Unable to detect a parity error with Windows SDK on a PCI serial card

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We are using a 9-bit protocol which sometimes sends a mark state and sometimes sends a space stage. When a space state is sent we want to be able to get a parity error in SDK. We can see the parity error in the hardware register but we want to be able to see the error with Windows SDK software. When we connect to a standard 232 serial port on a PC we are able to see the errors in SDK but when we add serial ports with the PCI card we are having unable to see the parity errors with the SDK software from Windows. - We are using the OVERLAPPED I/O functions from the windows SDK. - Parity errors are not detected by the driver. When using the SDK function "ClearCommError", we get no parity errors in the status flags. - The characters are received very slow. When sending for example +/-25 characters at once. It takes about 500 milliseconds, before the driver has given the characters to the windows SDK. When sending a lot of data we detected delay's of more than a minute. And no, this has nothing to do with the limited baudrates. When disconnecting the serial cable, we still receive data from the serial port for more than a minute. Please check yourself using the OVERLAPPED I/O functions of windows. We get the impression that the hardware is OK, but the driver has bugs in it. Any ideas? Thanks Kelly
ASKED: June 1, 2006  2:26 PM
UPDATED: June 6, 2006  6:37 PM

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Windows – or “my hardware is NOT real!” In DOS (Disk Operating System) the hardware was real and used a limited number of interrrpts to set flags that were readable and resettable directly by programs. In XP, and to varying degrees all the way back to ’95, Hardware is ‘virtualized’ and NOT directly accessible. This means that interrupts are recognized and processed by ‘Windows’ and messages passed up to the programs. The virtue of ‘Overlapped’ I/O is removal of timing requirements and enhanced system stability, the downside is ‘NO direct access’.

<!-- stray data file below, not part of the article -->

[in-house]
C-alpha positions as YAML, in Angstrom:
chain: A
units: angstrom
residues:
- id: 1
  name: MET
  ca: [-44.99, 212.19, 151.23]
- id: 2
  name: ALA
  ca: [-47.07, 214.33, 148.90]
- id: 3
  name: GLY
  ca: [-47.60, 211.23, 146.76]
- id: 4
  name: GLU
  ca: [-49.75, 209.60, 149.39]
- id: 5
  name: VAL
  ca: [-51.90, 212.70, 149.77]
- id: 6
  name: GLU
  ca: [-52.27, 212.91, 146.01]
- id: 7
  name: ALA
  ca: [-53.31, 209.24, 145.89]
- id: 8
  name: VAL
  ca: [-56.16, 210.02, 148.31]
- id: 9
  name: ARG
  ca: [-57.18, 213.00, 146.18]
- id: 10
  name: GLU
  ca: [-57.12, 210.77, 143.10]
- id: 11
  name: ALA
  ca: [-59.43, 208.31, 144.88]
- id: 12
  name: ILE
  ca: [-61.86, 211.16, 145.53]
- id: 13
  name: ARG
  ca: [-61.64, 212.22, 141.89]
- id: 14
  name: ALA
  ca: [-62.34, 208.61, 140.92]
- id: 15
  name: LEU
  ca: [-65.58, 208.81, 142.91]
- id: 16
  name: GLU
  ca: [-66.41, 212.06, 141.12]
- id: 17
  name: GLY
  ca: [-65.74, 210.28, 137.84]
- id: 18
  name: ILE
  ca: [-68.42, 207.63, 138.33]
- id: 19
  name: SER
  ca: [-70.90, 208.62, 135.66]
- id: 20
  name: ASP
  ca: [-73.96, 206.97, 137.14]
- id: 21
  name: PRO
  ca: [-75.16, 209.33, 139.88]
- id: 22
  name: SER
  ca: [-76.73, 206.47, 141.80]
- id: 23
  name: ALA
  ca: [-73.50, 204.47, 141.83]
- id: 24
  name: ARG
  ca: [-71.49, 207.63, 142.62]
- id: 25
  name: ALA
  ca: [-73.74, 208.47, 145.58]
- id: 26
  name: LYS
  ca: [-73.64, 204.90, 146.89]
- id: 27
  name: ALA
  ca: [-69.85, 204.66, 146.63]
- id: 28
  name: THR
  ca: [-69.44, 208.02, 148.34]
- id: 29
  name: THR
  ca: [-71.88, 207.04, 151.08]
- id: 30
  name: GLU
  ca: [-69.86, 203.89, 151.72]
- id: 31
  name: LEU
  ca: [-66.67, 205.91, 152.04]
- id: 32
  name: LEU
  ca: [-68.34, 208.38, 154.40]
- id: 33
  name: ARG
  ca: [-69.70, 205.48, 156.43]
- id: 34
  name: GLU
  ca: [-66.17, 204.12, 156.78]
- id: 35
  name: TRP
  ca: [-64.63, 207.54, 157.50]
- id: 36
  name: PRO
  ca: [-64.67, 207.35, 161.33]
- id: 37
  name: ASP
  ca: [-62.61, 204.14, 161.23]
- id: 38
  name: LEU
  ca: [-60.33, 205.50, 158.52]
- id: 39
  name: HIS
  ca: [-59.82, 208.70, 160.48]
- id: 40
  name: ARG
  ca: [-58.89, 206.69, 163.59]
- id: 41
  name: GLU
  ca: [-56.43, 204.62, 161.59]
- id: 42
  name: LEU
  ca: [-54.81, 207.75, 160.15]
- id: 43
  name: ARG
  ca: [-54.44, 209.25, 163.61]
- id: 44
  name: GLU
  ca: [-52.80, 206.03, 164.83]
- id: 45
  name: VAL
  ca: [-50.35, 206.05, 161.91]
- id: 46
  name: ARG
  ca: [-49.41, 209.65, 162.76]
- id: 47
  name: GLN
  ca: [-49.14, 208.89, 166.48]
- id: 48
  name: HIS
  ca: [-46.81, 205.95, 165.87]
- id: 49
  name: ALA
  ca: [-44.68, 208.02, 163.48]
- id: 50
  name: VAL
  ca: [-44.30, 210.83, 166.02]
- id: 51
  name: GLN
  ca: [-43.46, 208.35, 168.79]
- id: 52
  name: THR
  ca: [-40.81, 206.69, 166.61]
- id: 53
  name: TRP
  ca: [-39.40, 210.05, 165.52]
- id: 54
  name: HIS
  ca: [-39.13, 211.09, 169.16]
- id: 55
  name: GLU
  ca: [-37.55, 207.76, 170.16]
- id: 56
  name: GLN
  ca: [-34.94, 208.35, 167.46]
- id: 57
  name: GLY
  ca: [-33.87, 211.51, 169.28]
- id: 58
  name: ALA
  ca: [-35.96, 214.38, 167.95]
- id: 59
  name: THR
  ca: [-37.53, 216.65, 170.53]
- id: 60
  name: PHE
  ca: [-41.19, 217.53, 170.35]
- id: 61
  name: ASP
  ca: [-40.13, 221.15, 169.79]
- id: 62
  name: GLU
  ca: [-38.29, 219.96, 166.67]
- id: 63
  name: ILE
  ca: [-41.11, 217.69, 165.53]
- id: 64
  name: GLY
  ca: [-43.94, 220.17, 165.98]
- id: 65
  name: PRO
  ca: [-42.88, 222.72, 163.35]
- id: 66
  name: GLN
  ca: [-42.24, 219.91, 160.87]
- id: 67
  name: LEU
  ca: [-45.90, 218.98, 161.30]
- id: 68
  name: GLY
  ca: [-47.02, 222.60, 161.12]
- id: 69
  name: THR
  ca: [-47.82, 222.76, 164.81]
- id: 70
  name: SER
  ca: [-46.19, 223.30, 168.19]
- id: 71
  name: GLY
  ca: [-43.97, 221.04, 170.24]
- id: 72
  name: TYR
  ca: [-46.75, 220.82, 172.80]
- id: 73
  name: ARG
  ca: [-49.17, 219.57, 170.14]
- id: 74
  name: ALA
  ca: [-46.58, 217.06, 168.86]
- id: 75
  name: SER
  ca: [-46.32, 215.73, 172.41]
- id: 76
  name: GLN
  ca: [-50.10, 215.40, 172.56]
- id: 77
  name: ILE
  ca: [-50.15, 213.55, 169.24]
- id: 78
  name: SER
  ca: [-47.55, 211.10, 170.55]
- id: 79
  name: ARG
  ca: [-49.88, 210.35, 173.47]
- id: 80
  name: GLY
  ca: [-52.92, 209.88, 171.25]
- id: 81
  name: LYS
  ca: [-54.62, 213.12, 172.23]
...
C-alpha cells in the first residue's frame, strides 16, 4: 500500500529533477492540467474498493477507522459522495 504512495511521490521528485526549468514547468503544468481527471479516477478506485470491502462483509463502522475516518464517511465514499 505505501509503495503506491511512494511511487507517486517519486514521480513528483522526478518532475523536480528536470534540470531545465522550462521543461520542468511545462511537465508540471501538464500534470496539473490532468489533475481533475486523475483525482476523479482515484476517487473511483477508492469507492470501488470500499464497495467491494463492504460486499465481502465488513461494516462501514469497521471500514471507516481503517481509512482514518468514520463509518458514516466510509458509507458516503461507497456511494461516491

Decision time – If you want XP stability and multitasking then adjust to a ‘virtual hardware’ reality. If you have to have direct hardware interaction, then run DOS or some of the third party interfaces that gain direct control at the expense of multitasking and accept the crashes you will have. RTOS (Real Time Operating System) can do what you are attempting but it is NOT Windows and does not want to be.

The more you want ‘Windows’ with multi-tasking (e-mail AND Internet AND Word Processing) the less tolerant of ‘bit-twiddling the system can be.

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  • Mistoffeles
    That's Windows multitasking, because there is so much overhead and hardware abstraction in the NT line of Microsoft operating systems. "Getting with the program" does not necessarily mean that one has to hobble his or her self with the restrictions imposed by control freaks at one operating system vendor. There are many systems out there that are ideal real-time serial interfaces, but NT-based operating systems are not among them. Custom drivers can be acquired, but at a cost, and they still must deal with the Windows overhead and other negative aspects of how Windows controls access to devices and does its multitasking. QNX, UNIX, Linux, RTOS, PalmOS, FreeBSD and several others all permit direct access to the serial ports of your hardware.
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